A world-traveller, but a first-timer to Tasmania.
That’s me. It’s embarrassing as an Australian to admit that you have flown half-way around the world to Italy seven times in your thirty-four years but you’ve never set foot on the island state of Tasmania, a mere fifty-five minute flight away from Melbourne. Fortunately, a recent travel conference in Tasmania’s capital city, Hobart, provided a wonderful excuse to enjoy a little glimpse of what this beautiful island has to offer.
Hobart is Australia’s second oldest city (after Sydney). Founded in 1804 as a penal colony, the city sits on the estuary of the Derwent River and under the shadow of Mount Wellington. Now with a population of just over 200,000 people, the original 19th century cottages and the sandstone warehouses stand side-by-side with more modern buildings, creating a lovely mixture of old and new.
Hobart ticks all of the boxes for me. Great food? Check. Creamy fresh oysters, delectable seafood, amazing steaks, delicate chocolate and gateaus, crisp, sweet fruit… the culinary delights on offer in this region is incredible. The quality and freshness of the produce coupled with the reputation of the chefs and restaurants means you would find plenty of wonderful opportunities to [over]indulge.
Great wine? Check. From light sparkling whites to luscious, warm Pinot Noirs, to the new wine of the moment – dry Reislings – the thirty-odd Hobart vineyards and winemakers do it very, very well. I took it as my personal mission to ascertain exactly how well they did it and so took myself off on a Boutique Winery Tour to sample a selection from three wineries just outside of city. Stunning views across beautiful bays; Australian bush settings with convict-build stone cottages and vintage cars; quaint dam-side picnic spots and resident ducks wandering by – these locations provided a wonderful outlook while I learned about what makes Tasmanian wines so unique.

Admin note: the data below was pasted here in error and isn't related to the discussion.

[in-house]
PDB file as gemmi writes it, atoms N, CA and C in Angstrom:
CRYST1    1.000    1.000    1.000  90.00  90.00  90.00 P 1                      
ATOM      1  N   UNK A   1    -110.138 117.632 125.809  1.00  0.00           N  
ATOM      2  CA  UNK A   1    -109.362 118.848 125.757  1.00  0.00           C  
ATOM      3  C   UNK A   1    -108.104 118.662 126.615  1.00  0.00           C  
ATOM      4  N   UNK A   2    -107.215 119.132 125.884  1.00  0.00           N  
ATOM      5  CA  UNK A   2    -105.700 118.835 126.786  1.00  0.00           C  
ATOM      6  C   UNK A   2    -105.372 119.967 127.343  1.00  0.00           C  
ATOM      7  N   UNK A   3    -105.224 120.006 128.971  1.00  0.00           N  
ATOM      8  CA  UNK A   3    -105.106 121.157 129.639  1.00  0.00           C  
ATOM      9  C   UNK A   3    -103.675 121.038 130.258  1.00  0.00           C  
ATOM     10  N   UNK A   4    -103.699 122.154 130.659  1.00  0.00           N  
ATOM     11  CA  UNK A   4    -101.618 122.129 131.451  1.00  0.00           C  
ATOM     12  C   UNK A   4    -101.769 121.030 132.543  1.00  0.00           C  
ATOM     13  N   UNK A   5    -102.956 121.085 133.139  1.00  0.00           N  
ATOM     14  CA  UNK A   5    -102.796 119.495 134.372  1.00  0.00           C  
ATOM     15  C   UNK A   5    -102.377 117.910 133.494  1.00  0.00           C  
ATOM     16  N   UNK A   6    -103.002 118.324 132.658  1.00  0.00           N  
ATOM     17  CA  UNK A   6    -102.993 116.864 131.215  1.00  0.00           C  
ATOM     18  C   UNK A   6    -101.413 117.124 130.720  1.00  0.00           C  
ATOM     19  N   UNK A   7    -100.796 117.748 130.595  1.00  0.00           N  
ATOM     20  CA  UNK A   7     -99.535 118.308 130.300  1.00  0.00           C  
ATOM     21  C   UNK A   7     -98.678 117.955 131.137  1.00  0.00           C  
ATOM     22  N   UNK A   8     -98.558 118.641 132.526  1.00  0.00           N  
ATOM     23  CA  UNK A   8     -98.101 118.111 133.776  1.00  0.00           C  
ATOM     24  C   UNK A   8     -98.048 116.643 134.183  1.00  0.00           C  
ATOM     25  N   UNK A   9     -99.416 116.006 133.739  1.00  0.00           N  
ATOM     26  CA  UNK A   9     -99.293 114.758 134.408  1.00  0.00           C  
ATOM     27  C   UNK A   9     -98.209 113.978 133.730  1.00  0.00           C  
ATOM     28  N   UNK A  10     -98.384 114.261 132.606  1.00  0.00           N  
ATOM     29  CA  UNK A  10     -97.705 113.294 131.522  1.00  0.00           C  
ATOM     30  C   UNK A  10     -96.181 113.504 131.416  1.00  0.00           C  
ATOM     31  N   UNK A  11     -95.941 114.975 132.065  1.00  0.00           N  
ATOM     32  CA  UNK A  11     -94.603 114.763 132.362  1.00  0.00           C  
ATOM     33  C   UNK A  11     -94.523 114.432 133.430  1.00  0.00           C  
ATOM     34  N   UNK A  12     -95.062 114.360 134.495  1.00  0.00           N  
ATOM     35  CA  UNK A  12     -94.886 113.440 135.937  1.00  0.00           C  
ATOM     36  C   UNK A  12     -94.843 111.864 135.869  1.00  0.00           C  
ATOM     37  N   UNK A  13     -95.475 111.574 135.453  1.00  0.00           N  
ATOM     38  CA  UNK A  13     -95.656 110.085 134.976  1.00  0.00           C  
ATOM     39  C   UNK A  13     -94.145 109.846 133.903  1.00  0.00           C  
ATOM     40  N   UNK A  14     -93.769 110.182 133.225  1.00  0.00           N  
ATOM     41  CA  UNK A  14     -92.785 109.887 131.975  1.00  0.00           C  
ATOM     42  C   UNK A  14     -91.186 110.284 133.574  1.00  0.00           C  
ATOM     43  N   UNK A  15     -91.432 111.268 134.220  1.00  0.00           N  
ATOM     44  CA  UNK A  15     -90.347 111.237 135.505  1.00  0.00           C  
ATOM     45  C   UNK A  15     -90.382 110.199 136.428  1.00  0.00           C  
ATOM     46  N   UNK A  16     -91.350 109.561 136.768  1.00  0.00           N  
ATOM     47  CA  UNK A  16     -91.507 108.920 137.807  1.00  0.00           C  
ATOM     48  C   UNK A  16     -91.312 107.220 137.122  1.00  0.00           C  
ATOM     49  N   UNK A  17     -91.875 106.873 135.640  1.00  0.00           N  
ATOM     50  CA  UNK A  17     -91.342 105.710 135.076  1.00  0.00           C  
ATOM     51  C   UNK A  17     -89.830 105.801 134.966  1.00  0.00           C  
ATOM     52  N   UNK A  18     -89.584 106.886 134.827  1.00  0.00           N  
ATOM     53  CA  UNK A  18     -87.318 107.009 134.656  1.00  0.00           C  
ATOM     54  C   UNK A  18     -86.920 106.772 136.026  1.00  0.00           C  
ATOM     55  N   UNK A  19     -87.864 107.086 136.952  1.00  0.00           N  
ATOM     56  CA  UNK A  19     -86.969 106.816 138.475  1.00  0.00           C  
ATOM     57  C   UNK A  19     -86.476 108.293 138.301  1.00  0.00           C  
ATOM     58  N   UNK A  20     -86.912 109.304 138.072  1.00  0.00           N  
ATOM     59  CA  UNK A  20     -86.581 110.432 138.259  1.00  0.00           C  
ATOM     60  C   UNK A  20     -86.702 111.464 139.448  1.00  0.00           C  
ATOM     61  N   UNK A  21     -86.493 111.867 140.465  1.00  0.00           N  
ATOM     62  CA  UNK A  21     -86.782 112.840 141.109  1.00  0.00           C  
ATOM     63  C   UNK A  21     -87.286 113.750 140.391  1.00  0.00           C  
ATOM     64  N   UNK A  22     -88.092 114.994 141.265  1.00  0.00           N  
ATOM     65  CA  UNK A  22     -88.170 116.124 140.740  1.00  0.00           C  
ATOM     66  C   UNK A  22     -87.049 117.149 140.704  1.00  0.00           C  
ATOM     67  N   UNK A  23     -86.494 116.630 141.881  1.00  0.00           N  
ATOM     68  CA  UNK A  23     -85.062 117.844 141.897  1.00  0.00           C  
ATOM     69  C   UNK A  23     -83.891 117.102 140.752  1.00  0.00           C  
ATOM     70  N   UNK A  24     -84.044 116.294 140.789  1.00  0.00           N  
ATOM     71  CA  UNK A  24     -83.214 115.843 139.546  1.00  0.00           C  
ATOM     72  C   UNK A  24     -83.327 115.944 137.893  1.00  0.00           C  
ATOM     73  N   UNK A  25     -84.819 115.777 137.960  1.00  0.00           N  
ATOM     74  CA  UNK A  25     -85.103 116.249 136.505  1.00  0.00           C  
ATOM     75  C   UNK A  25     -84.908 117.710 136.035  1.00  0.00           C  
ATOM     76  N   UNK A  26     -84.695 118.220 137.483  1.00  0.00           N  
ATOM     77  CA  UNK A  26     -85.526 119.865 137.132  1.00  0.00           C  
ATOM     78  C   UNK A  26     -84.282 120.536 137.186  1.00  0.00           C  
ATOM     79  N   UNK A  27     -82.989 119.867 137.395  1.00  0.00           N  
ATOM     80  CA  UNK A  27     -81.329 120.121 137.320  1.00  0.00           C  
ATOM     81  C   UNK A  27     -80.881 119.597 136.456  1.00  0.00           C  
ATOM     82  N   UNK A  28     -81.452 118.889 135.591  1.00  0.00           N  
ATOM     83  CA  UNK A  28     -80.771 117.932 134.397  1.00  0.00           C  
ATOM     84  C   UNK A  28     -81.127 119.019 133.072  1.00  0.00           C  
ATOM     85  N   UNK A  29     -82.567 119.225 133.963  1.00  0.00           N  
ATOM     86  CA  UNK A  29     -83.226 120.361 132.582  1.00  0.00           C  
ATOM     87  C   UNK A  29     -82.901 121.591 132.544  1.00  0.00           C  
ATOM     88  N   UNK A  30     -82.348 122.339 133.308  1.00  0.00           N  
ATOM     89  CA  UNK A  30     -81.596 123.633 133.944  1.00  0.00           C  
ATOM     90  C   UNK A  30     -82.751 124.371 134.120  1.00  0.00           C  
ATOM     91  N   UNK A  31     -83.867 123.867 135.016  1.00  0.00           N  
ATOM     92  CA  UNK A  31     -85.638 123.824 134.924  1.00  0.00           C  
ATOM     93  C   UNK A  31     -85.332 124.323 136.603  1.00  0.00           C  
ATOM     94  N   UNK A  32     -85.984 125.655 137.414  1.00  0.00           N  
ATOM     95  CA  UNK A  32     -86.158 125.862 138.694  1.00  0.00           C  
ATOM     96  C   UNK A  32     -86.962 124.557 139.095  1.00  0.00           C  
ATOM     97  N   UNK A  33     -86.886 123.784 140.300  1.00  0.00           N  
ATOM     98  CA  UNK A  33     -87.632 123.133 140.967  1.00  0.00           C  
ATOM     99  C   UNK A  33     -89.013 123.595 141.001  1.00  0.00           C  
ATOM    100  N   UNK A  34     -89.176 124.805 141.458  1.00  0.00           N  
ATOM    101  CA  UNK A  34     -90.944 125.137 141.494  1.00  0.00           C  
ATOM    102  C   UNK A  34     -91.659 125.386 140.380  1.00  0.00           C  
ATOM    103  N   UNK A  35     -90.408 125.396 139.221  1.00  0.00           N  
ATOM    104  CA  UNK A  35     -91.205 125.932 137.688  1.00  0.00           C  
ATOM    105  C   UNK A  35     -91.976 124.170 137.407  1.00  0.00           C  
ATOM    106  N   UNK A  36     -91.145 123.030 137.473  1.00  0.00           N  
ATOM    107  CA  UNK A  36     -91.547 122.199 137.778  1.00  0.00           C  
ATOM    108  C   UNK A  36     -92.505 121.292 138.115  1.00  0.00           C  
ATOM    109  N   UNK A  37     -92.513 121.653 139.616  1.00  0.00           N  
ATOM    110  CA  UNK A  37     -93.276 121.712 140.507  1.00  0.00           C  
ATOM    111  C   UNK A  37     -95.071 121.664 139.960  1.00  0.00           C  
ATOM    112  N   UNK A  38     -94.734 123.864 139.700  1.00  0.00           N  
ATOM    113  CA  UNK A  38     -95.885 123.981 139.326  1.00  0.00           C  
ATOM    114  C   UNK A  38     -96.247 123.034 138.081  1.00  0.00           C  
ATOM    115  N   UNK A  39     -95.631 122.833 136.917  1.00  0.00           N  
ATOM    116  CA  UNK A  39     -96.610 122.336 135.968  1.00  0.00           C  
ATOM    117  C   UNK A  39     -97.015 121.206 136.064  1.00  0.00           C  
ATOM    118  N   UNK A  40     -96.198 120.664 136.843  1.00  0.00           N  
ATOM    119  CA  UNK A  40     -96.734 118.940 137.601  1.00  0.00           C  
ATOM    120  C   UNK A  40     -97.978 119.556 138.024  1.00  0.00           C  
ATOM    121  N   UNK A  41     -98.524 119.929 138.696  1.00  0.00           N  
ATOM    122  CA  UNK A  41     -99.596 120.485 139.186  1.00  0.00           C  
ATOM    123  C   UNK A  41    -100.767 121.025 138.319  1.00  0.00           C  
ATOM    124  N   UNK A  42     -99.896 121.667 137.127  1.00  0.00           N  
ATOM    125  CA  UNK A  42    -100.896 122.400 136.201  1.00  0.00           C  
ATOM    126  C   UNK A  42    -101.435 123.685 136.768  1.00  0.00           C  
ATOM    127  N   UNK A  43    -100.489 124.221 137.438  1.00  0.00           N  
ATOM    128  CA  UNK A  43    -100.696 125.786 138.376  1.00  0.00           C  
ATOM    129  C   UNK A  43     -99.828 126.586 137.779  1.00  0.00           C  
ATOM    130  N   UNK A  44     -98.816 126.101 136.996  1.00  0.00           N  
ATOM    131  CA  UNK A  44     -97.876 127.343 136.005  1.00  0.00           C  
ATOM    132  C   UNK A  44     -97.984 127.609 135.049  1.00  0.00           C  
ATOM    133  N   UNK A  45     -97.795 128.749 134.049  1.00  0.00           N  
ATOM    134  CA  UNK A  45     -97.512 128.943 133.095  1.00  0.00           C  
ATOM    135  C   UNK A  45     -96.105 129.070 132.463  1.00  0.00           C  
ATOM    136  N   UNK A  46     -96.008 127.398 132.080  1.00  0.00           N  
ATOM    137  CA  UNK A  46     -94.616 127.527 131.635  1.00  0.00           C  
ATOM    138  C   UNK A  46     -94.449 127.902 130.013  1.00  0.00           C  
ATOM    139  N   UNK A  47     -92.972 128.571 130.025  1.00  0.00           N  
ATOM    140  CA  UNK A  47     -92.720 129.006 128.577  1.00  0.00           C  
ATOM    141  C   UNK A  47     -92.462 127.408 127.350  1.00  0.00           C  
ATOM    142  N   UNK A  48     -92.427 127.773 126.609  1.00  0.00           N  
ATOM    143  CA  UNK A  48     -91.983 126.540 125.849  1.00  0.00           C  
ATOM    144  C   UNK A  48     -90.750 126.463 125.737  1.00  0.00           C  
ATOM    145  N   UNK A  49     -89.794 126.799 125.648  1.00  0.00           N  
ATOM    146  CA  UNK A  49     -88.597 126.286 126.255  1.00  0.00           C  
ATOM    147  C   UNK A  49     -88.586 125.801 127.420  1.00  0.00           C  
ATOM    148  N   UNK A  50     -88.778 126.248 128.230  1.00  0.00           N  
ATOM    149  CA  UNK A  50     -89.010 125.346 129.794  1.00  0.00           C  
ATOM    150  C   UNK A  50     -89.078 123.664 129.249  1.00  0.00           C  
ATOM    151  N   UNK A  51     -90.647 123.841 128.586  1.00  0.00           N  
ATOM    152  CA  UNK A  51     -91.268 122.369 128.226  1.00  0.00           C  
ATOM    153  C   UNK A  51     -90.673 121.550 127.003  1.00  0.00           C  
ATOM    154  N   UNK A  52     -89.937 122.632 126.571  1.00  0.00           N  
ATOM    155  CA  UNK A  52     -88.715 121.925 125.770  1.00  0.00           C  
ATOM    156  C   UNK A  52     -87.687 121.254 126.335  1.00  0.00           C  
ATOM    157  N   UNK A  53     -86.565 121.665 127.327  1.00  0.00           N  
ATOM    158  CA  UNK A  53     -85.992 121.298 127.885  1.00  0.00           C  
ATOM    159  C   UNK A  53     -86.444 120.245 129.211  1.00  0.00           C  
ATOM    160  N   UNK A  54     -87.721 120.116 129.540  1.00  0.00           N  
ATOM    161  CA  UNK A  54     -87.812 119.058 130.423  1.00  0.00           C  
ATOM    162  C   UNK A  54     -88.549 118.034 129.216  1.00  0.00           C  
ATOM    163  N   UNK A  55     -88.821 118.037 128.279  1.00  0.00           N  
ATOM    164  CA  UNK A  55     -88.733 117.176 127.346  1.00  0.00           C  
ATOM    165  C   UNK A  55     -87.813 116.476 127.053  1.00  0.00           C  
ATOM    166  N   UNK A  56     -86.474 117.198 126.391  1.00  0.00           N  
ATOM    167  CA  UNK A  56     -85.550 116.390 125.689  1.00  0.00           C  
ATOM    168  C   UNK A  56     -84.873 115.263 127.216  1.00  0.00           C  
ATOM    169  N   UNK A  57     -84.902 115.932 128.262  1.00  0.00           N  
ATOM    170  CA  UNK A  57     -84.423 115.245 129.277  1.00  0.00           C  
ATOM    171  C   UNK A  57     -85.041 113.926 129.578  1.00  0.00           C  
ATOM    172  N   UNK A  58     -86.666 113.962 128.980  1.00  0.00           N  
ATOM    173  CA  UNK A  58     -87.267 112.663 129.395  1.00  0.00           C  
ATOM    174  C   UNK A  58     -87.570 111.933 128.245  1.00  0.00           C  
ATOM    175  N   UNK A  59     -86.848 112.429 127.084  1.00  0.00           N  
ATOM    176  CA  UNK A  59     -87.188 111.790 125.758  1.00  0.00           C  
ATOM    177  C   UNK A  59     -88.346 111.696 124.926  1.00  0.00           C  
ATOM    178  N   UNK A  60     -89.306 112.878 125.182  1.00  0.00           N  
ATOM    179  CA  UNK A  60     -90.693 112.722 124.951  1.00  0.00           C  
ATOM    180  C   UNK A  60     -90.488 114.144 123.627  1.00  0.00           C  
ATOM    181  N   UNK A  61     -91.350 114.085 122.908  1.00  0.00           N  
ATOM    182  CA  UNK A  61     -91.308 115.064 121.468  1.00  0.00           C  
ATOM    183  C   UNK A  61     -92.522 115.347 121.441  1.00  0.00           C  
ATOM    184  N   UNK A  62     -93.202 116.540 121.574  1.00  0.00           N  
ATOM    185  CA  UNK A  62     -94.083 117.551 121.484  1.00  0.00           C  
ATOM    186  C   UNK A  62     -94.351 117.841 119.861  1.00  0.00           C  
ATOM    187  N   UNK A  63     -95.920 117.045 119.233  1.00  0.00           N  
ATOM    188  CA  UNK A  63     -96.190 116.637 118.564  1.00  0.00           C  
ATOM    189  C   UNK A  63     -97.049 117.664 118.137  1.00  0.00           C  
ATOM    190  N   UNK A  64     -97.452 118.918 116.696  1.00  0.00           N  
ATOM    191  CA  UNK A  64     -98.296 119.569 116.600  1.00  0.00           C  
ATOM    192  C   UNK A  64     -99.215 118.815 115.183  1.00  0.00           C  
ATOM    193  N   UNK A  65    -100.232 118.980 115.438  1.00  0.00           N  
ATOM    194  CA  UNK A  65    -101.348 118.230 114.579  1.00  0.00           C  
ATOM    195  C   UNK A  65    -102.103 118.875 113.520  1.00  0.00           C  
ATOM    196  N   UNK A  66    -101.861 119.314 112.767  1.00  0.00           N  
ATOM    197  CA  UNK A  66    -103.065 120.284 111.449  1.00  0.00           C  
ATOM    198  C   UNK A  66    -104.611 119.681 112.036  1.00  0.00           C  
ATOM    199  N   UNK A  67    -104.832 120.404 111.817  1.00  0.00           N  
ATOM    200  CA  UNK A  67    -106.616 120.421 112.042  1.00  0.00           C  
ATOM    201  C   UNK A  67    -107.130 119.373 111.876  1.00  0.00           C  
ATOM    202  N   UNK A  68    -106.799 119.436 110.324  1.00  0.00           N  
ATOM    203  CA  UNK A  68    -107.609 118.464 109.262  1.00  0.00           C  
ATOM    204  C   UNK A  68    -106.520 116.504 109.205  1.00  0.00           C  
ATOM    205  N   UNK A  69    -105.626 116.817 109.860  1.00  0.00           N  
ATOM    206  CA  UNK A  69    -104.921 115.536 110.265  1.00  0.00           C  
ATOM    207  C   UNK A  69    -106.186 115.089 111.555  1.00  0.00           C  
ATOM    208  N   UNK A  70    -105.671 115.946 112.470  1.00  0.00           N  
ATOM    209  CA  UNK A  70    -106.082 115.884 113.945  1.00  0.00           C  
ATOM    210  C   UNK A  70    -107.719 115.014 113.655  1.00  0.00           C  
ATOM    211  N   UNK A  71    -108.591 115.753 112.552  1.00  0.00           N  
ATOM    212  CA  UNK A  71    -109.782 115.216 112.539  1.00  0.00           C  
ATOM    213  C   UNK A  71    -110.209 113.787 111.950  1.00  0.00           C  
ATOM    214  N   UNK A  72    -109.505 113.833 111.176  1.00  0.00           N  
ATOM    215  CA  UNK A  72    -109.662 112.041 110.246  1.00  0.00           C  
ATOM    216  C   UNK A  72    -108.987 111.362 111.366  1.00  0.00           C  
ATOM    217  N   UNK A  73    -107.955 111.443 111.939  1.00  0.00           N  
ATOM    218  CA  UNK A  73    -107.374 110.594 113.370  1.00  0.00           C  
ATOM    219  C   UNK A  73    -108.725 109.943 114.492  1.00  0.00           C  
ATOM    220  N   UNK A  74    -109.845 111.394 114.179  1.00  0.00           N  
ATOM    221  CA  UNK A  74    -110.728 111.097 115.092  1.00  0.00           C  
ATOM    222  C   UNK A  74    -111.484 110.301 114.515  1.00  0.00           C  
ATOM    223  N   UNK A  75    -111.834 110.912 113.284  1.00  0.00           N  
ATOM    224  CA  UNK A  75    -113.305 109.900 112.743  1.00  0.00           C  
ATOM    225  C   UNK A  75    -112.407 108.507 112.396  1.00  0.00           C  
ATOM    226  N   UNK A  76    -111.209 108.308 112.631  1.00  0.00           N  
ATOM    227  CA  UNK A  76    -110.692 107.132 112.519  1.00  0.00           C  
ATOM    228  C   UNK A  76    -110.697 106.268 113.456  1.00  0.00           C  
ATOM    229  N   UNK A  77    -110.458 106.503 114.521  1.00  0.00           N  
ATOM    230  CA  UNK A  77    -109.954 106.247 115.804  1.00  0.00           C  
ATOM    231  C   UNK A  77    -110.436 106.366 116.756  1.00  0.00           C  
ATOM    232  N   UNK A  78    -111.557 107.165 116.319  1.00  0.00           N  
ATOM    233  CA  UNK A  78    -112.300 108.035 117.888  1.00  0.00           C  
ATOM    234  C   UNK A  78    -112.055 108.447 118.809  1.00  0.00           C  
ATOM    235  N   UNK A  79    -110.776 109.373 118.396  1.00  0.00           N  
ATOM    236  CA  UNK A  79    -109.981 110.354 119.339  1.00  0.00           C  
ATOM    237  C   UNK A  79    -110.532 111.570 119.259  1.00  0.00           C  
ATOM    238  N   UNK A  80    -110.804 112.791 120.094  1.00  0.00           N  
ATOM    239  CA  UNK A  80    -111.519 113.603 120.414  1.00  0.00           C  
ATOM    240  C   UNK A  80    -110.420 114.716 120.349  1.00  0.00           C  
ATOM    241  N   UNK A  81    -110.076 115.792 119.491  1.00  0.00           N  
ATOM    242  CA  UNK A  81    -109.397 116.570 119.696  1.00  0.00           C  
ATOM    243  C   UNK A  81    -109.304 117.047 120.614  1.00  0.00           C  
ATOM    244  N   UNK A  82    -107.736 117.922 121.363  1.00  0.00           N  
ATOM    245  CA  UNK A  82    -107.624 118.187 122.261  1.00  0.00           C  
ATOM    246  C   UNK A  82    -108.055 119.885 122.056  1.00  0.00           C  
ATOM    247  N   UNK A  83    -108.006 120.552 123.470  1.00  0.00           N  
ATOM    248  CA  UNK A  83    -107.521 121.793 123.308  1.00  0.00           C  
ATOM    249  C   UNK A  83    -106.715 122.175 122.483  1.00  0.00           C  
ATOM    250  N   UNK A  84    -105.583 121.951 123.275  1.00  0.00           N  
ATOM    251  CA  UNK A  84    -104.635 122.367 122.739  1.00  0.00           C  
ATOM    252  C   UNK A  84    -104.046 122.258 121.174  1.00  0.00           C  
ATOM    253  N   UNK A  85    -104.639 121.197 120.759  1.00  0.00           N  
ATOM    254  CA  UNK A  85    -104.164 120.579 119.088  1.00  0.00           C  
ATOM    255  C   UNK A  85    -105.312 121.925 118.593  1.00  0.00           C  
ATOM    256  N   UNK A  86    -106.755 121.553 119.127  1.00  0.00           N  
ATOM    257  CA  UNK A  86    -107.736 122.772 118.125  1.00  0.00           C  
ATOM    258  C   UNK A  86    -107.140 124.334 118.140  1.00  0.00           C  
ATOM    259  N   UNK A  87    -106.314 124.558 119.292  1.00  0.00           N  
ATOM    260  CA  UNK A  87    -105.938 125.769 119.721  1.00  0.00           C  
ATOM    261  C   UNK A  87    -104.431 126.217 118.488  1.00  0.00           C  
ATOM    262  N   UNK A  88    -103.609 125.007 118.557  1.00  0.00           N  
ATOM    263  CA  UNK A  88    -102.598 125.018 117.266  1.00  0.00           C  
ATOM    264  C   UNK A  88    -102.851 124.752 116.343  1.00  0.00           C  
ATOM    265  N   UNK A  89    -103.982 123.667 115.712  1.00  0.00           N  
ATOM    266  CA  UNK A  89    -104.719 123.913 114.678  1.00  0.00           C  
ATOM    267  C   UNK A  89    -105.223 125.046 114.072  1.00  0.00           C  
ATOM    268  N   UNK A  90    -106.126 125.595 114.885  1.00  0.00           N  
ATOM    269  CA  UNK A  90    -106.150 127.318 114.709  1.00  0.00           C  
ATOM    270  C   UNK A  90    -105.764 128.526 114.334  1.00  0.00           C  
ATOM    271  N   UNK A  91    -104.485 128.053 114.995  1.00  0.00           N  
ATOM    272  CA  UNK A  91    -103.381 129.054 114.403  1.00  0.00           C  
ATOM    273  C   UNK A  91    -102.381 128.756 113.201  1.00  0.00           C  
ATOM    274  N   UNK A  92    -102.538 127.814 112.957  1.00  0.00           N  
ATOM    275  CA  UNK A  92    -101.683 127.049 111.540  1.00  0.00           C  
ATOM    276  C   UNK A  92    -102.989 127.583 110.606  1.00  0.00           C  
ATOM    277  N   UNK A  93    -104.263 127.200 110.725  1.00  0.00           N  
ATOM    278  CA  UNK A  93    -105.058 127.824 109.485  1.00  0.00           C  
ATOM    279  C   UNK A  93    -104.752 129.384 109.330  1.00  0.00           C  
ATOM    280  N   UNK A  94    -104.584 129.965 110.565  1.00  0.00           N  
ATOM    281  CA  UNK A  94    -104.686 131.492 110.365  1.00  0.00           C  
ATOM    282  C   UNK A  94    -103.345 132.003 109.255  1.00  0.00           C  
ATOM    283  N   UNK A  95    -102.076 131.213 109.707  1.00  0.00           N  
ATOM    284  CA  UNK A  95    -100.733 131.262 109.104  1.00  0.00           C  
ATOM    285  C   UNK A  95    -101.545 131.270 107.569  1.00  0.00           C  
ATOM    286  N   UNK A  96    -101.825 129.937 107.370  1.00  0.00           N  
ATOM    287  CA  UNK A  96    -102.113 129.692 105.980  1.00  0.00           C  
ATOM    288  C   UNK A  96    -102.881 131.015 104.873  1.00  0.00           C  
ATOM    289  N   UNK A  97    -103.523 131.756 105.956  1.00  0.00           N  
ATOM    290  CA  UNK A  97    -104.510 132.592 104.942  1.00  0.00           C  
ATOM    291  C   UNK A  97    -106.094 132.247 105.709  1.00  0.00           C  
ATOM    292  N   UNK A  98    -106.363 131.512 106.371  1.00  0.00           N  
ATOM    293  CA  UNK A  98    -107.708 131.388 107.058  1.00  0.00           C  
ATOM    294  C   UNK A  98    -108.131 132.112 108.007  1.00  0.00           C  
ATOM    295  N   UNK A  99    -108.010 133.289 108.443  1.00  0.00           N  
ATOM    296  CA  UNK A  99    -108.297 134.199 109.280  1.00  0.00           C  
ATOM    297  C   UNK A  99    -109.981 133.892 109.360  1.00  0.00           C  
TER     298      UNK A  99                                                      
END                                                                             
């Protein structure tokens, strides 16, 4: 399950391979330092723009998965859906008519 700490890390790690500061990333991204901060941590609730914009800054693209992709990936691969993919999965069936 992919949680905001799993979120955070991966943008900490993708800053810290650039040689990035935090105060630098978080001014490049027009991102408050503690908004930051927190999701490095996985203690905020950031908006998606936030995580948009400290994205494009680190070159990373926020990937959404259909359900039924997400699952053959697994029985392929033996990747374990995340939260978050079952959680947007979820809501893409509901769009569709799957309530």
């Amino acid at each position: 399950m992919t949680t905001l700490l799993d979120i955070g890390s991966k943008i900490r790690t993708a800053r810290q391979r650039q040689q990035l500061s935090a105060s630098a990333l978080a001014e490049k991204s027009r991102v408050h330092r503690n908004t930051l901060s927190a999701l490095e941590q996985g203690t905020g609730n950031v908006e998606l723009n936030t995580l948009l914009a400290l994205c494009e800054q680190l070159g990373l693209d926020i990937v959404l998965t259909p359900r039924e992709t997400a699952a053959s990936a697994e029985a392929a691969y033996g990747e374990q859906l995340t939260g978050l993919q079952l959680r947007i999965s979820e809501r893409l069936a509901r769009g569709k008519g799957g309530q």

Great scenery? Check. The rugged mountains and rolling hills, crystal clear waters and sweeping harbours, original Colonial buildings and heritage architecture make Hobart and its surrounds a truly beautiful area to enjoy.
Great activities? Check. While I tested the wines and made sure that the oysters and cheeses were really as good as reported, colleagues of mine raced maxi-yachts, cycled down mountains, relaxed with games of boulle and a decadent High Tea at a villa, enjoyed heritage walks around the city, kayaked in the harbour and wandered around the weekly Salamanca Markets.
Great accommodation? Absolutely. My top three hotels are the Grand Chancellor Hotel Hobart, The Henry Jones Art Hotel and the Islington. I love the sweeping views across the marina from the Grand Chancellor; the Henry Jones’s individual rooms and exposed timber frame work makes it interesting, historical and unique; while the Islington’s intimate yet modern decor has a slightly eclectic edge to it.
The highlight of our brief stay was a visit to the Museum of Old and New Art, known as MONA. The gallery is an amazing three-story structure built into the cliffs overlooking Berriedale Bay. It opened in 2011 and is described as a “subversive adult Disneyland”. The artwork, artefacts and installations are certainly not for everyone, but in my opinion that is the point. It’s meant to challenge you, to make you uncomfortable at times, to ask questions, evoke curiosity and to push the boundaries. It is not for those who are extremely conservative or easily offended. However if you are prepared to be open-minded then there is indeed something here for everyone – it may be the stunning architecture, the beautiful natural setting on the cliffs, the installations such as the news headlines being sprayed out by water jets or the foam bubble pumps, the series of sexually graphic watercolours, or the enormous “Snake” piece by Sidney Nolan that occupies the entire central space of the gallery. Whatever it is, there is something here – and no doubt it is the kind of place that you could visit time and time again and discover new hidden treasures each time.
So have I seen Hobart? Not on your life. Would I come back again? Absolutely – in a heart beat if I could, and I would bring the family with me and try and get a taste of the rest of what the beautiful island state of Tasmania has to offer.
Oh, by the way, if you make it to MONA… if you’re downstairs and need to go to the bathroom, only use the third toilet on the right-hand side if you’re feeling brave and don’t mind a good laugh (and a bit of a shock)!